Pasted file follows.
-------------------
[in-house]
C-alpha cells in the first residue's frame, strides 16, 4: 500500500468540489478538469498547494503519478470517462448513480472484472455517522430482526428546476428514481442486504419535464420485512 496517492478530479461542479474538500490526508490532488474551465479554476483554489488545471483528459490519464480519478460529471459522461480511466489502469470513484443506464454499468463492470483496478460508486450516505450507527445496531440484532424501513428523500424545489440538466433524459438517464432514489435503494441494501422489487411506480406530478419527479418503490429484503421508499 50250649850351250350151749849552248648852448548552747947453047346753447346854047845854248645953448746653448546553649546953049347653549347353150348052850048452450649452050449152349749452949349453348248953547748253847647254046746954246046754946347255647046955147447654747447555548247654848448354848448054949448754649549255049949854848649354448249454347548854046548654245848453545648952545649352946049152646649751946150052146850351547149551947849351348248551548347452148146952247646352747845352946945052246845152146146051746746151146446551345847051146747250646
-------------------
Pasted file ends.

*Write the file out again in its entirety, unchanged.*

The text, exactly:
[in-house]
C-alpha cells in the first residue's frame, strides 16, 4: 500500500468540489478538469498547494503519478470517462448513480472484472455517522430482526428546476428514481442486504419535464420485512 496517492478530479461542479474538500490526508490532488474551465479554476483554489488545471483528459490519464480519478460529471459522461480511466489502469470513484443506464454499468463492470483496478460508486450516505450507527445496531440484532424501513428523500424545489440538466433524459438517464432514489435503494441494501422489487411506480406530478419527479418503490429484503421508499 50250649850351250350151749849552248648852448548552747947453047346753447346854047845854248645953448746653448546553649546953049347653549347353150348052850048452450649452050449152349749452949349453348248953547748253847647254046746954246046754946347255647046955147447654747447555548247654848448354848448054949448754649549255049949854848649354448249454347548854046548654245848453545648952545649352946049152646649751946150052146850351547149551947849351348248551548347452148146952247646352747845352946945052246845152146146051746746151146446551345847051146747250646